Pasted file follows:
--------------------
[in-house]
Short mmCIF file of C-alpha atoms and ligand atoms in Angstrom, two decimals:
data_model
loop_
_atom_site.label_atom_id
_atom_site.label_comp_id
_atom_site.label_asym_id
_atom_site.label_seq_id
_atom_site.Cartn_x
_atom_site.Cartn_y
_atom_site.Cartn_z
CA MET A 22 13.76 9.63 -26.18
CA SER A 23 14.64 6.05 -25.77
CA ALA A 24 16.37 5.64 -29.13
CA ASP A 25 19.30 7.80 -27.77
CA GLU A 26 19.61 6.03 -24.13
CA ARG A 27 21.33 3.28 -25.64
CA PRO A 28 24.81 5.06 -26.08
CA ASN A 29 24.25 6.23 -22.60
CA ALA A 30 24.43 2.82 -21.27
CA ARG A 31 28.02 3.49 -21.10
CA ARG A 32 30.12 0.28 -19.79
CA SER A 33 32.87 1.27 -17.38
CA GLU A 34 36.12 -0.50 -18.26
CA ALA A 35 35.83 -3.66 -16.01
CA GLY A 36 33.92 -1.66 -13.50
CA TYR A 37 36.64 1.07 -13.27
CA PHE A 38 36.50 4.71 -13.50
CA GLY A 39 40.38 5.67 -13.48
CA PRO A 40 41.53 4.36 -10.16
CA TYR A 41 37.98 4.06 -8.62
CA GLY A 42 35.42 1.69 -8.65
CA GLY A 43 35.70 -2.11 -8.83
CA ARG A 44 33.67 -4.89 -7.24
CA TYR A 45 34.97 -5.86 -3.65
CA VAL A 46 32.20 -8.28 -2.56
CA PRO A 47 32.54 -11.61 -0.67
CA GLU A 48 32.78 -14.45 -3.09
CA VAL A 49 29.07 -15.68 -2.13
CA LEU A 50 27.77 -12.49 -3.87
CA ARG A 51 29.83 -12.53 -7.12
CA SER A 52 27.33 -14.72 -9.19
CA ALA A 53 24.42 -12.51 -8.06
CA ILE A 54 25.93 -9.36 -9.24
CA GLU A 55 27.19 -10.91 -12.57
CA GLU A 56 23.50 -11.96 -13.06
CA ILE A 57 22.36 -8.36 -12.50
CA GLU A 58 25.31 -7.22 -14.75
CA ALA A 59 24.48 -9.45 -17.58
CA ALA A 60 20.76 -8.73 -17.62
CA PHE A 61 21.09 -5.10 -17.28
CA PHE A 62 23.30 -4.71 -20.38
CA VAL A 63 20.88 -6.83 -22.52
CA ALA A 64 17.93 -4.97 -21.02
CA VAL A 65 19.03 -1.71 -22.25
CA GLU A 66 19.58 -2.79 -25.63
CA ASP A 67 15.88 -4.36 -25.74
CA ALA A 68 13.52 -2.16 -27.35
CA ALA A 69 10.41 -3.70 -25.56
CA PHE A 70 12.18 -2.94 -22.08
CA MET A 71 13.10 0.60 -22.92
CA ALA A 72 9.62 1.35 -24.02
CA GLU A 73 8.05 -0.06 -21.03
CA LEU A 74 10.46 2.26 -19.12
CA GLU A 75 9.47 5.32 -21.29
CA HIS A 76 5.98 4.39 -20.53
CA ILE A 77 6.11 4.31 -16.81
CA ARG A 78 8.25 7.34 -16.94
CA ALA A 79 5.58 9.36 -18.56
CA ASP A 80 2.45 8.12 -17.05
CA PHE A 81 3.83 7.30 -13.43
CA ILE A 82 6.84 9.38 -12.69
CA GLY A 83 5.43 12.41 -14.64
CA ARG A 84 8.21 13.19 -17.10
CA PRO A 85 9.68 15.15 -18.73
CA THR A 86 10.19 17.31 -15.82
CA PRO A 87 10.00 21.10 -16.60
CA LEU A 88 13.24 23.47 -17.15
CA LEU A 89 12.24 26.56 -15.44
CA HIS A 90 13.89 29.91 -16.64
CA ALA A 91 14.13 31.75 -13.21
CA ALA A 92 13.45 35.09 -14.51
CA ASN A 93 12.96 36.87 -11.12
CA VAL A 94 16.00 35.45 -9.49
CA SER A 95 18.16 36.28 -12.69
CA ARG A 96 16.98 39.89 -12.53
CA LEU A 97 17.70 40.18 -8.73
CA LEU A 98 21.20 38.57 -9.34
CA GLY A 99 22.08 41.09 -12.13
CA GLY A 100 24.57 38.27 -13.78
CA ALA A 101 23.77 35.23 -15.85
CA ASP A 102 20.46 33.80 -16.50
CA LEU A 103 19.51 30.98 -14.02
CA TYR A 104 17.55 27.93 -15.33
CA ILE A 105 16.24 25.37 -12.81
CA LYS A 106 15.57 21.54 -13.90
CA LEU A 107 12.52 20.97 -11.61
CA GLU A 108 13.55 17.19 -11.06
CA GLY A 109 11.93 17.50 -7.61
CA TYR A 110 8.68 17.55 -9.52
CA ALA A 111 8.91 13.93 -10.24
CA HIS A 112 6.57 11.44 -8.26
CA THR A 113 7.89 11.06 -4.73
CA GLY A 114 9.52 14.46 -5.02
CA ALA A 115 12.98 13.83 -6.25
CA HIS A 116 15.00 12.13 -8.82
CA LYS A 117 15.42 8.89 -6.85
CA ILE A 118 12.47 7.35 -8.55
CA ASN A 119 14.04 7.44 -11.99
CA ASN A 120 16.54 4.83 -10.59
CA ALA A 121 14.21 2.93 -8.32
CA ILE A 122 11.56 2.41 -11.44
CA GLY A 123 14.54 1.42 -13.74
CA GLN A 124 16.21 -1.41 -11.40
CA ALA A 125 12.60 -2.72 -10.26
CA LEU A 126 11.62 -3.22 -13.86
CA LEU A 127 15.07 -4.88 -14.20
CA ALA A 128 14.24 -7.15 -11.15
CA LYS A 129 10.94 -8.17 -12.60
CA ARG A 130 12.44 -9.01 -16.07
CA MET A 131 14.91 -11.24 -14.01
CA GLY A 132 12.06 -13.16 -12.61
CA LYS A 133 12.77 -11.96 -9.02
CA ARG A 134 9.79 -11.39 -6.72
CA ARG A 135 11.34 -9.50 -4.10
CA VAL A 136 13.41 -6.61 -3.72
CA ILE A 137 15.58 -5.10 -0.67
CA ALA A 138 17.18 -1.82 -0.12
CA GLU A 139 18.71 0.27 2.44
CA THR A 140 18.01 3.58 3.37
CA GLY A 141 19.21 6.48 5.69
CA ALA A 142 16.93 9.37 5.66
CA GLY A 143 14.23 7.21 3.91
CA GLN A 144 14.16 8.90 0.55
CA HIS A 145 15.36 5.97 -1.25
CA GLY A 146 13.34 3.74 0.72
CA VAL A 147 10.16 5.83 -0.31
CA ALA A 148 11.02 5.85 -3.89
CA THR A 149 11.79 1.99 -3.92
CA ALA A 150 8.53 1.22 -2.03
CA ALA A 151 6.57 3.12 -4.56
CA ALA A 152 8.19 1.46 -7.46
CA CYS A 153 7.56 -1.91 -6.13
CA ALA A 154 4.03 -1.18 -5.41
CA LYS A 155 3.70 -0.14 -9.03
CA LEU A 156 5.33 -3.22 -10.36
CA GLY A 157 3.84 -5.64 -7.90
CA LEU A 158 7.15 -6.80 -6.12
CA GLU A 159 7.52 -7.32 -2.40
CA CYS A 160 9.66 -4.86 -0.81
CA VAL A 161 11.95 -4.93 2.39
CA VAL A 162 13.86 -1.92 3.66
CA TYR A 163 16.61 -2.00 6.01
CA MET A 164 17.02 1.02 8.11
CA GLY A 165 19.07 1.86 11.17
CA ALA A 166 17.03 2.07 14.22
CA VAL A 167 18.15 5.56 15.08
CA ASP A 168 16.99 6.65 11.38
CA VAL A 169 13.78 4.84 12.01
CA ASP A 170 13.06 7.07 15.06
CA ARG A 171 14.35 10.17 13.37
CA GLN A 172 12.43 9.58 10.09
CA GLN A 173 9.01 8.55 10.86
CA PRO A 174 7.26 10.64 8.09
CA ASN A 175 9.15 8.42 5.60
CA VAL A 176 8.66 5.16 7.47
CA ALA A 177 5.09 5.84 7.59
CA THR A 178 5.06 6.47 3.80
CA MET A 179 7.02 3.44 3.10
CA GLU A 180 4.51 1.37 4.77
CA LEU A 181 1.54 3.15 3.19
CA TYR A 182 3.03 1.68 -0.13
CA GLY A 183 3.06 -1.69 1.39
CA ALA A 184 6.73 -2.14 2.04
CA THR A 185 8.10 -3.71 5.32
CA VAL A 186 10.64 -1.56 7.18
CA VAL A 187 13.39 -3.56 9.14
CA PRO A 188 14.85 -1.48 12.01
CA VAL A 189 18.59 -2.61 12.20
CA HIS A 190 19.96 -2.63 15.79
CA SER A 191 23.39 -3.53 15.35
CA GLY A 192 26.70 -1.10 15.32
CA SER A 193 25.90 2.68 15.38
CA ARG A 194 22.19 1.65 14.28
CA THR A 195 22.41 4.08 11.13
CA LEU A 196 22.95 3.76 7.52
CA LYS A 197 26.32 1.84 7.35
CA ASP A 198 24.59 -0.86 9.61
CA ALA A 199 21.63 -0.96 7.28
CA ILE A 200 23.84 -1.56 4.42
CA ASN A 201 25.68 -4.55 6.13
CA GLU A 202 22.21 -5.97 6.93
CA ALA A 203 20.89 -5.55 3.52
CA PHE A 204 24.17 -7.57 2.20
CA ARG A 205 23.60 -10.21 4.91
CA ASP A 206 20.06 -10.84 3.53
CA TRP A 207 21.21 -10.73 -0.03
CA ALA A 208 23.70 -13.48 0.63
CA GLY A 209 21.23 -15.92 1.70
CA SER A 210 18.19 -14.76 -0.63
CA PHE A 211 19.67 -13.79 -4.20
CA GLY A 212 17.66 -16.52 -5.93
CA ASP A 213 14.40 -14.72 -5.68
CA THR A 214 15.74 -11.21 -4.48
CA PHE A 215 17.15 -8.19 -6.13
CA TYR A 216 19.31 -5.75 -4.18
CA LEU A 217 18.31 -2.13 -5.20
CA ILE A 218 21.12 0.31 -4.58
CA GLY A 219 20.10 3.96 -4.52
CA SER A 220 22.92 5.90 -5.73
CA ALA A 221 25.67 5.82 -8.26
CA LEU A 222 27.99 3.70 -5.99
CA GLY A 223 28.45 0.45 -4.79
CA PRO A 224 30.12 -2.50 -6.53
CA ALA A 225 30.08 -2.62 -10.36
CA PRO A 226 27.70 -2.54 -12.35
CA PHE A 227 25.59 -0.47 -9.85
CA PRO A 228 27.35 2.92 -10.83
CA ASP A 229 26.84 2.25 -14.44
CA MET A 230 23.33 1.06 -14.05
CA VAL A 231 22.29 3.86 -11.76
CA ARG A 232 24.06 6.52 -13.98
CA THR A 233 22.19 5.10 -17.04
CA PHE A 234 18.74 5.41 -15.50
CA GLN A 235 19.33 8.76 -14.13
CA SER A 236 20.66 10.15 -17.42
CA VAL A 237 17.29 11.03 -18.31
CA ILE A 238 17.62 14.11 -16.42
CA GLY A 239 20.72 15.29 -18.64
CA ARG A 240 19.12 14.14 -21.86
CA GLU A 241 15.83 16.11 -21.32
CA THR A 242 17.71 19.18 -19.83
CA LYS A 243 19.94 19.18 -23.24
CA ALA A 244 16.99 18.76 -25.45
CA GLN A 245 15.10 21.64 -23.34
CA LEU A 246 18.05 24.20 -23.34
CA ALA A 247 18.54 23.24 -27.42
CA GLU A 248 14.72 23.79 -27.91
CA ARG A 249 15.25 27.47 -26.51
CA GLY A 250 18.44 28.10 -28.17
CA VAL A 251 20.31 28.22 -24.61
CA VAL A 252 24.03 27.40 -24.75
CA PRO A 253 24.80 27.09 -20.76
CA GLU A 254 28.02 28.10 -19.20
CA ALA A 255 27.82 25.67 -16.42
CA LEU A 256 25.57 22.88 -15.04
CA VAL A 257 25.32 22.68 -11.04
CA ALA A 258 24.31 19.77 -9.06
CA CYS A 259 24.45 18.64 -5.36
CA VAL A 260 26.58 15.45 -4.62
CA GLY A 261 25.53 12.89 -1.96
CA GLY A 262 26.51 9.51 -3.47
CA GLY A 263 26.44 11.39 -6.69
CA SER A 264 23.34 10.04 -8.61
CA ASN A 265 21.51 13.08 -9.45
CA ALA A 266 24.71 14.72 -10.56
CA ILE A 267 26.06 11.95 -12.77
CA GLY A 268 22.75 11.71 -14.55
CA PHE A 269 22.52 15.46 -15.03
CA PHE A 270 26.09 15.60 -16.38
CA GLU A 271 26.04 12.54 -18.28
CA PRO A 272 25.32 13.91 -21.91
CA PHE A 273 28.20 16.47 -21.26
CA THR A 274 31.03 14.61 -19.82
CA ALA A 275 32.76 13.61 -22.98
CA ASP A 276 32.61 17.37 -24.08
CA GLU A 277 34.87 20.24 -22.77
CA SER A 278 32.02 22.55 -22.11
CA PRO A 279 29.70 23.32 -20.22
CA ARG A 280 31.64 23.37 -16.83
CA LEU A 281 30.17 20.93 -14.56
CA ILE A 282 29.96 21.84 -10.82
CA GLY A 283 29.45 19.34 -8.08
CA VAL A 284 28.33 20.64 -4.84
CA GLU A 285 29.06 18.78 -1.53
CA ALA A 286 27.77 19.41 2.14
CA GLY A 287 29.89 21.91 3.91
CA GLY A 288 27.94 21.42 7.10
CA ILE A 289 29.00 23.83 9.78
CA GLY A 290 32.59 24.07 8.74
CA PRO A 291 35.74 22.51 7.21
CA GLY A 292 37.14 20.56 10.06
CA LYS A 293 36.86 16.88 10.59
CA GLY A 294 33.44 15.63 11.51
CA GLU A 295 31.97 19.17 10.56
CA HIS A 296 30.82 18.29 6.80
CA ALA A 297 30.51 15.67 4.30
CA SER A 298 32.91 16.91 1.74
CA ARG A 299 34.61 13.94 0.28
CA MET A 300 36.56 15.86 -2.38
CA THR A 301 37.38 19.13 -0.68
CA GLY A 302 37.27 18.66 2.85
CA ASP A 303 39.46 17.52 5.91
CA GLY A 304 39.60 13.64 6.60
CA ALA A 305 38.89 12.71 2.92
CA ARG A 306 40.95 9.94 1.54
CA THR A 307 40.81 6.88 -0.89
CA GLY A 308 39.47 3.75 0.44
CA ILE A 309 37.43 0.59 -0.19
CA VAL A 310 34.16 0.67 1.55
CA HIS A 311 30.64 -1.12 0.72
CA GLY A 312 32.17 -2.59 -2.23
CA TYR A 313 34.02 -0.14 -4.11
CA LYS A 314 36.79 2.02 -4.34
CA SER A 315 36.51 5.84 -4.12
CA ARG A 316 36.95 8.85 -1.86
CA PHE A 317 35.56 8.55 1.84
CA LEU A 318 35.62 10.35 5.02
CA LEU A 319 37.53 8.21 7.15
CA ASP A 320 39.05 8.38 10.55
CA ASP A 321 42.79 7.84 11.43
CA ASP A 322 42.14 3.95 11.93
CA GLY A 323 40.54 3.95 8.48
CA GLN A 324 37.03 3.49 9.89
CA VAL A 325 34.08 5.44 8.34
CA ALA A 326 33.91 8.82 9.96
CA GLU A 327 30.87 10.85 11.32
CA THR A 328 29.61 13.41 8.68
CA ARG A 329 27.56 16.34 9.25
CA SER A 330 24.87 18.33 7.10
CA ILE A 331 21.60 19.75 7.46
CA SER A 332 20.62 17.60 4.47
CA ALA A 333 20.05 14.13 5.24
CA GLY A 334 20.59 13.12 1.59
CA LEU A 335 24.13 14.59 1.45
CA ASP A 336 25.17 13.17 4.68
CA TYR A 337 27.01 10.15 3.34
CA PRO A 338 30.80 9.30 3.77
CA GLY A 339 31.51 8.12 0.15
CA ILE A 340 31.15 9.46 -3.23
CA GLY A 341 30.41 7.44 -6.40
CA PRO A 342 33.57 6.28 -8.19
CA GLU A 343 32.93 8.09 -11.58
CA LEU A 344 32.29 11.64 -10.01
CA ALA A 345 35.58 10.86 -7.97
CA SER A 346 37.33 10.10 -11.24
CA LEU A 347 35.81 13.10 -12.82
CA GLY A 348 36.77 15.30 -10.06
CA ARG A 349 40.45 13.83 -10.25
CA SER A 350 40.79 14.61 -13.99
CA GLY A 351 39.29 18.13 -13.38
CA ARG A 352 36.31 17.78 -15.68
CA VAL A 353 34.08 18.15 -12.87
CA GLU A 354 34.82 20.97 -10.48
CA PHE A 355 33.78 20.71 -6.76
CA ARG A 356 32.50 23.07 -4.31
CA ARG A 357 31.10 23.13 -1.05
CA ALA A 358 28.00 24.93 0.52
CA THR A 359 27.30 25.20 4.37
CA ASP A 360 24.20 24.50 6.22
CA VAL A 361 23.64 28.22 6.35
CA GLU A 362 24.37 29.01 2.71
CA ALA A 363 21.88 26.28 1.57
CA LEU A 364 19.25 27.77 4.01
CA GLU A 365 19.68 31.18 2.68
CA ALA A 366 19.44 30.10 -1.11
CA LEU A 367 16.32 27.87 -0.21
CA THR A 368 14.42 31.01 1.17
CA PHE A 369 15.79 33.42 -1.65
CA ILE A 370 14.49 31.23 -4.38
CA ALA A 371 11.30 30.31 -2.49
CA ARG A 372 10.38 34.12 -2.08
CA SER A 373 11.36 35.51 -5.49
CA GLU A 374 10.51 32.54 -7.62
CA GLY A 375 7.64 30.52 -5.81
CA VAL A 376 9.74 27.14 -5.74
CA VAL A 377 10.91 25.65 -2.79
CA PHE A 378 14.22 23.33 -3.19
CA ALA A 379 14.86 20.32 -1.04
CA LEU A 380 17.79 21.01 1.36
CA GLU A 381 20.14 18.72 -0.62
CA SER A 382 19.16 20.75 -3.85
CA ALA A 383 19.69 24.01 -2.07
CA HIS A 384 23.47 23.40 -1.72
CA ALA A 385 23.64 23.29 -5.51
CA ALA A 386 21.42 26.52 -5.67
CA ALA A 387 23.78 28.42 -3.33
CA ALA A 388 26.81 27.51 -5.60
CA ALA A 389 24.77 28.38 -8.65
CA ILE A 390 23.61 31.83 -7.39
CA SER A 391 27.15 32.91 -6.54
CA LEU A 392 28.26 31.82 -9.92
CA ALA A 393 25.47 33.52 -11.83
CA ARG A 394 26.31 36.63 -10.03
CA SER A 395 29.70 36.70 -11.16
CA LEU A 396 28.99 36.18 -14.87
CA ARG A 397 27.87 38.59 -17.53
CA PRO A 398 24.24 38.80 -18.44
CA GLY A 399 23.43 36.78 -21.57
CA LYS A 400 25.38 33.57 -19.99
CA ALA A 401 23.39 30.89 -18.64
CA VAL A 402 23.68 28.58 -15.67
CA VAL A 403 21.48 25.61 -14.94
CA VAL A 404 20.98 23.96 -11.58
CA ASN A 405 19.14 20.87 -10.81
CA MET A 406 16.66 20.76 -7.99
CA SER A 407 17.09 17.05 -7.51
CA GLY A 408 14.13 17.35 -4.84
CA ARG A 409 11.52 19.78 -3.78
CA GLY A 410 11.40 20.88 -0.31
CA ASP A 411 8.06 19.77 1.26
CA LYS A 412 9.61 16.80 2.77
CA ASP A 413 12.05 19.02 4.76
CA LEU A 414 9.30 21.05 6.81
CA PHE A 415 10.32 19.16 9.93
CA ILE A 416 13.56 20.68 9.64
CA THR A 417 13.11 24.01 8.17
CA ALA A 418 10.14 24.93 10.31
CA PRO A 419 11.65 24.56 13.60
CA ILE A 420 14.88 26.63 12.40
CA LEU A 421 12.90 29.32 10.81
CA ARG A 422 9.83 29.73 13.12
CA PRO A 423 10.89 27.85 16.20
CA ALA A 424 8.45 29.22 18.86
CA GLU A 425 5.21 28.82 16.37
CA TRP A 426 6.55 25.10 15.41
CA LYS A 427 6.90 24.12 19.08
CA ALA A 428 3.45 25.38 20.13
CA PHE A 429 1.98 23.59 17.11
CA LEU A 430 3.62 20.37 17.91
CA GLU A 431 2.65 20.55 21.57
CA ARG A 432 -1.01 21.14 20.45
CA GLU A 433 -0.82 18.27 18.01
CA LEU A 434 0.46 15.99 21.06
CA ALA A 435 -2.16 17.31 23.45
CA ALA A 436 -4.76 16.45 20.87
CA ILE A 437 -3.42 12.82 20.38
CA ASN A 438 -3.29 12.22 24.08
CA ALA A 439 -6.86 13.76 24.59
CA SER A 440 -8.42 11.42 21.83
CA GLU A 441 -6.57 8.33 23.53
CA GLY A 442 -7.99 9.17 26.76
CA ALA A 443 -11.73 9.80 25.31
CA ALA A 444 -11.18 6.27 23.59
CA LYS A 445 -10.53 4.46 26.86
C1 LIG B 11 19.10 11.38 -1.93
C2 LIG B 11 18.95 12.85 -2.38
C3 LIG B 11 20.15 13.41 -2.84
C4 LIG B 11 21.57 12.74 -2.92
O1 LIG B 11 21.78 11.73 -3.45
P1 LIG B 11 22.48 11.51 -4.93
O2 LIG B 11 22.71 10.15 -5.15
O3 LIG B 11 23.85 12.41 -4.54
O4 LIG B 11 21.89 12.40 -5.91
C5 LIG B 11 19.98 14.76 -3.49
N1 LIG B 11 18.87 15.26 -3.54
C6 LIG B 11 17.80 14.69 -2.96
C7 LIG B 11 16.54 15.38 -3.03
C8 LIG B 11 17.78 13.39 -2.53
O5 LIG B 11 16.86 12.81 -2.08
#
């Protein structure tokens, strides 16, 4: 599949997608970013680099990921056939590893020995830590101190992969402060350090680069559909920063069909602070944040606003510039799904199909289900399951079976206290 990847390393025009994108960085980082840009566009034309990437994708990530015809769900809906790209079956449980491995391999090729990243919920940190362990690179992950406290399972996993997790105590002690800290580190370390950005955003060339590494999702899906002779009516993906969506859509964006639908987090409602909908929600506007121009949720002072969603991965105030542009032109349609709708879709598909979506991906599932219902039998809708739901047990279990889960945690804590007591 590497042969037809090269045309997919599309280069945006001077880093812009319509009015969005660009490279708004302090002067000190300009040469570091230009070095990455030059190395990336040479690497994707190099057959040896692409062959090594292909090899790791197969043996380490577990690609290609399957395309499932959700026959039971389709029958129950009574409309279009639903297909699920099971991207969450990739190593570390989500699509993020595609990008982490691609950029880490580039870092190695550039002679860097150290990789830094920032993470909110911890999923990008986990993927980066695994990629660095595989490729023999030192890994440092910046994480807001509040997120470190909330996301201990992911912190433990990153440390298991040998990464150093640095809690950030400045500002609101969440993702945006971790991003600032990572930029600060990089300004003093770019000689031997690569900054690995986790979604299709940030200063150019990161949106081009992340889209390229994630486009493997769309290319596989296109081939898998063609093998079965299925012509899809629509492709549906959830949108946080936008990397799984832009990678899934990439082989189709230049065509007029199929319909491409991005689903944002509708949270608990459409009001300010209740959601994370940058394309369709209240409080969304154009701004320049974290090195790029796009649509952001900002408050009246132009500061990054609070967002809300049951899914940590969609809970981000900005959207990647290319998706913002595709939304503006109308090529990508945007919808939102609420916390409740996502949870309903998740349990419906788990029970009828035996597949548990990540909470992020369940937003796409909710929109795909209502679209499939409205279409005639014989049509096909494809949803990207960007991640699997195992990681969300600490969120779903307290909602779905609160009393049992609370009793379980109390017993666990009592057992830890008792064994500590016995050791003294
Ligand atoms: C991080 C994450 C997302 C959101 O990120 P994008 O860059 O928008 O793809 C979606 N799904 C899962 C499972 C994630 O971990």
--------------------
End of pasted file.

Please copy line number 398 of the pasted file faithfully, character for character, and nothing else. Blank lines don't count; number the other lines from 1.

CA GLY A 408 14.13 17.35 -4.84